23 January

Developing a game plan for knowledge management – Do’s and Don’t’s

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Anyone responsible for managing knowledge in an organization needs to develop a game plan or strategy for doing so. This provide guidance on what needs to be done and why it is necessary. Without a business strategy, a business cannot grow as intended. Likewise, without a knowledge management strategy, attempts to optimize knowledge cannot proceed as intended.

We may be clear of what a business strategy entails. However, a lot of uncertainty surrounds the development of a knowledge management strategy. What should such a strategy comprise of? How do we begin developing one? Who should be involved in its development?

How can we get funding for such a strategy? These are very pertinent questions that need to be addressed.

Answering these questions maybe done systematically through the adoption of a simple three step approach that involves;

 

  1. Situational Awareness
  2. Overcoming Complications
  3. Solutions design and implementation

 

The starting point is what is normally referred to as situational awareness. It refers to being aware of the existing level of knowledge management maturity and then defining what level your company needs to be in. This is done through a survey based on a Knowledge Management Model, KMMTM  as shown.

Knowledge Management Model

 

The findings will benefit you in two ways. It assists in identifying a broad-based strategy that is implementable for your specific organization. In addition, based on the findings, you will have a basis for gaining support from top management when implementing your strategy.

It is also necessary to be aware of complications that could block your path in developing a knowledge management strategy. This could include lack of clarity on what is “knowledge management” and not being able to determine if you have made progress. These complications, left unresolved, will hinder your ability to come up with an appropriate methodology that you could use. Overcoming these complications through interaction with people concerned is an important prelude to developing a knowledge management strategy

A knowledge management strategy comprises small, “no budget” tactical quick wins that over time provides a sense confidence that the company is on the right track. Such “quick wins” provide justification for financial investments for more strategic long-term strategies. Once such investments are made you can then focus on developing a knowledge management strategy customized for your company. For more details, please see https://www.kminstitute.org/no-budget-km-it-possible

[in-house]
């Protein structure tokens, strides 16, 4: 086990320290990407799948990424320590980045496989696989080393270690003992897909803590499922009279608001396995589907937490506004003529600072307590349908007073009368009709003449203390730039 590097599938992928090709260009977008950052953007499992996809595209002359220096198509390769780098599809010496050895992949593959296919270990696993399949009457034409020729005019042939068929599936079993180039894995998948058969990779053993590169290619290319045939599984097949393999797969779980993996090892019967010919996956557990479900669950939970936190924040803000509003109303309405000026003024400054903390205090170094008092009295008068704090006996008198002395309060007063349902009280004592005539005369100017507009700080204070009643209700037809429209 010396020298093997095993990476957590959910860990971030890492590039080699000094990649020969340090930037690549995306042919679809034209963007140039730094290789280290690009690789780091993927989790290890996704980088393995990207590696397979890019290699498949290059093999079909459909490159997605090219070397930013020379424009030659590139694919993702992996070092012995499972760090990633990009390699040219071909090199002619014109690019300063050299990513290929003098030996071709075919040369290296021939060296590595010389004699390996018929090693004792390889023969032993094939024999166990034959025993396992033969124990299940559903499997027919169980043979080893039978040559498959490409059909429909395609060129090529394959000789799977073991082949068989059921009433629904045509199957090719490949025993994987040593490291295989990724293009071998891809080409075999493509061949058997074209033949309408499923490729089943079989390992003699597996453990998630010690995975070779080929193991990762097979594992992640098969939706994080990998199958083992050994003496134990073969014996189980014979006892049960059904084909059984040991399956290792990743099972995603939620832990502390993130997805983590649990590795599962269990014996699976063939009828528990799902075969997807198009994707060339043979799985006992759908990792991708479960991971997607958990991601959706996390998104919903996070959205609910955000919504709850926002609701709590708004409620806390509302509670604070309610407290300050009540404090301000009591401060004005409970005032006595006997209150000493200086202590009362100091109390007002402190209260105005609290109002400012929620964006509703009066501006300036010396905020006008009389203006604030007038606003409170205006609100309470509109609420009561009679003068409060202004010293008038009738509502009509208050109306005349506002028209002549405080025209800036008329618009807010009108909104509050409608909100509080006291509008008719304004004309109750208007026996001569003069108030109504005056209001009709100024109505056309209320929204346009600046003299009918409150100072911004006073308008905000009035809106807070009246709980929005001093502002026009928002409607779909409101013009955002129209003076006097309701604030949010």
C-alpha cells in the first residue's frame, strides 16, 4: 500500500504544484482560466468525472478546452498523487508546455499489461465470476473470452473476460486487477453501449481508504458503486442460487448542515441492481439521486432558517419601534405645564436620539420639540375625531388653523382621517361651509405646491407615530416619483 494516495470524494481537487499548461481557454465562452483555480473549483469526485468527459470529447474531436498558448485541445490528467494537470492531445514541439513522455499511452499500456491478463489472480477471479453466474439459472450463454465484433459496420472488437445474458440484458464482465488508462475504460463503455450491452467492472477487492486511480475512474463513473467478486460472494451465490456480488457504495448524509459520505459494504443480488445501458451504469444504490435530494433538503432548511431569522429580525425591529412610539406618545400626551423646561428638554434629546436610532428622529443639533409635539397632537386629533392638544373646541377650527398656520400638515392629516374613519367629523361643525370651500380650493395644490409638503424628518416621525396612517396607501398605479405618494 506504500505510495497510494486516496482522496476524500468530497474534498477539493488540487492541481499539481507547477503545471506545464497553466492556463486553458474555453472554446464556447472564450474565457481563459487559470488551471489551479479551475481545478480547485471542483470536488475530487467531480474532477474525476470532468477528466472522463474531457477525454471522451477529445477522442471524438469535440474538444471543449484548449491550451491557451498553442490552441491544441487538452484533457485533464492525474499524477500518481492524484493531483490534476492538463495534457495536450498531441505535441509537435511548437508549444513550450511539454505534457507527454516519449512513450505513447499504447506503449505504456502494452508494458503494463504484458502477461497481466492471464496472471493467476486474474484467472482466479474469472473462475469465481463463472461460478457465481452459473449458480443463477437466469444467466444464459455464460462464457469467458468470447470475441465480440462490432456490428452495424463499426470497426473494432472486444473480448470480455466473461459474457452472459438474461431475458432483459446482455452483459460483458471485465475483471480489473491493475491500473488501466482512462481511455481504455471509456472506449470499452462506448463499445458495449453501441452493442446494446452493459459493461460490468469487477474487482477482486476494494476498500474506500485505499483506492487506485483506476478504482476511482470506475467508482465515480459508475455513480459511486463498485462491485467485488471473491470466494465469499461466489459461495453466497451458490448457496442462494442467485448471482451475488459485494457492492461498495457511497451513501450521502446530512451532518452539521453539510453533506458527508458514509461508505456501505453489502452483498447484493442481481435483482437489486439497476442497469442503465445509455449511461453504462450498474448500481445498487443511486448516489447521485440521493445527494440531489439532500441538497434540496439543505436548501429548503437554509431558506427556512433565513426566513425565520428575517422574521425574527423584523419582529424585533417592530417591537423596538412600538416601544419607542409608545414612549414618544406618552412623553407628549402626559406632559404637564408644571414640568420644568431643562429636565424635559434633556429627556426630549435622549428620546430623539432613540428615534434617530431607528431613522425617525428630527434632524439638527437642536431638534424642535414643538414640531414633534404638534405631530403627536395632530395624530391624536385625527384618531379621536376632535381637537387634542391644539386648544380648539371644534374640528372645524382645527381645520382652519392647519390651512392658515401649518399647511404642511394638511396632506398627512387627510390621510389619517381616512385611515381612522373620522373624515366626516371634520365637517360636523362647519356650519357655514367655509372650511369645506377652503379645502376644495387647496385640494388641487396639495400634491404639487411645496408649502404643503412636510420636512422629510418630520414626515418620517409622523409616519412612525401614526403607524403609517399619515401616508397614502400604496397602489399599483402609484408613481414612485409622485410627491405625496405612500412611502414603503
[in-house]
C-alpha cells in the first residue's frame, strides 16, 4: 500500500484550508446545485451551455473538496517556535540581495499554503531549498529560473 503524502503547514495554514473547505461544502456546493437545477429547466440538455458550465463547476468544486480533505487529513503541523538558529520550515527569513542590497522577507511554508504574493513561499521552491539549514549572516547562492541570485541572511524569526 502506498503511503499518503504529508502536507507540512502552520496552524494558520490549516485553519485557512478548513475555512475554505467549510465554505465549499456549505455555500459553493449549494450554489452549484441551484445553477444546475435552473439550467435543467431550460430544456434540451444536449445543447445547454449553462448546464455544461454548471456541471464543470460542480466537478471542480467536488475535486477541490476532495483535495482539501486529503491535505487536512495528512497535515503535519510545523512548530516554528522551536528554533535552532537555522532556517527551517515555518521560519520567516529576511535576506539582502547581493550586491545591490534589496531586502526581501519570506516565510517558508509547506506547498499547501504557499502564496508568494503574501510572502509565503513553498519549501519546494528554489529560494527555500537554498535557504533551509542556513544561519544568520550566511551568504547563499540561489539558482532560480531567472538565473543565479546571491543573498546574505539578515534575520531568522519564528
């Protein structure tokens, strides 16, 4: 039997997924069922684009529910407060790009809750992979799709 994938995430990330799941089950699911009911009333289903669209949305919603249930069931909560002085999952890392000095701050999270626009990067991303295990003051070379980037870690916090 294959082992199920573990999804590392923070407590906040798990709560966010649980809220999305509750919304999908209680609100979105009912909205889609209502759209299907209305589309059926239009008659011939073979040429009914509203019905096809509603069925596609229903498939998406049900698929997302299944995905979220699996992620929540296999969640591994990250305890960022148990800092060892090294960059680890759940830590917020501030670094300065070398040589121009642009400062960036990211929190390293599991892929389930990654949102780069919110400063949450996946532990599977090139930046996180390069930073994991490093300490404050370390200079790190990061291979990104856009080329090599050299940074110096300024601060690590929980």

In summary, in order to develop a game plan or strategy for knowledge management,

Do

  • Assess where your company stands in terms of Knowledge Management Maturity
  • Seek consensus to define clearly what is meant by “Knowledge Management” in your company
  • Identify suitable metrics that you could use to measure how well you have been able to manage knowledge-based activities
  • Recognize how the existing knowledge sharing culture can impact your knowledge management strategy
  • Develop an appropriate knowledge management methodology that adequately addresses the requirements for your organization, based on your level of maturity
  • Undertake simple “no budget” Knowledge management initiatives to build confidence and develop a culture of knowledge sharing
  • Share the results of these initiatives with the rest of the organization
  • Based on the improvements generated as a result of these actions, request for budgets from management to undertake strategies to move up to the next knowledge management maturity level

 

Don’t

  • Manage knowledge all by yourself, develop a team to help you do so
  • Make knowledge management appear as an additional work your team mates have to do in addition to what they are already doing
  • Insist on using only one definition of knowledge management that you have come up with on your own
  • Choose a knowledge management methodology that is not suitable for your company simply because it worked elsewhere
  • Ignore the impact the existing knowledge sharing culture has on successful implementation of your knowledge management strategy
  • Develop a strategy that may not be implementable due to a mismatch between what level of knowledge management maturity your company is in and what it actually is in
  • Request for budget for funding from top management without giving a proper justification for this funding

 

Dr Rumesh Kumar,

Certified Knowledge Management Instructor, Knowledge Management Institute, USA

 

More details regarding the above may be obtained by attending the Certified Knowledge Manager course conducted by the Knowledge Management Institute USA in Kuala Lumpur Malaysia. For more details please click here

Read 439 times Last modified on Wednesday, 23 January 2019 13:40
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Dr Rumesh Kumar

Dr Rumesh Kumar is a certified project management professional, a certified professional trainer and performance improvement consultant specializing in the areas of leadership development, continual productivity improvement and enhancement of interpersonal skills.

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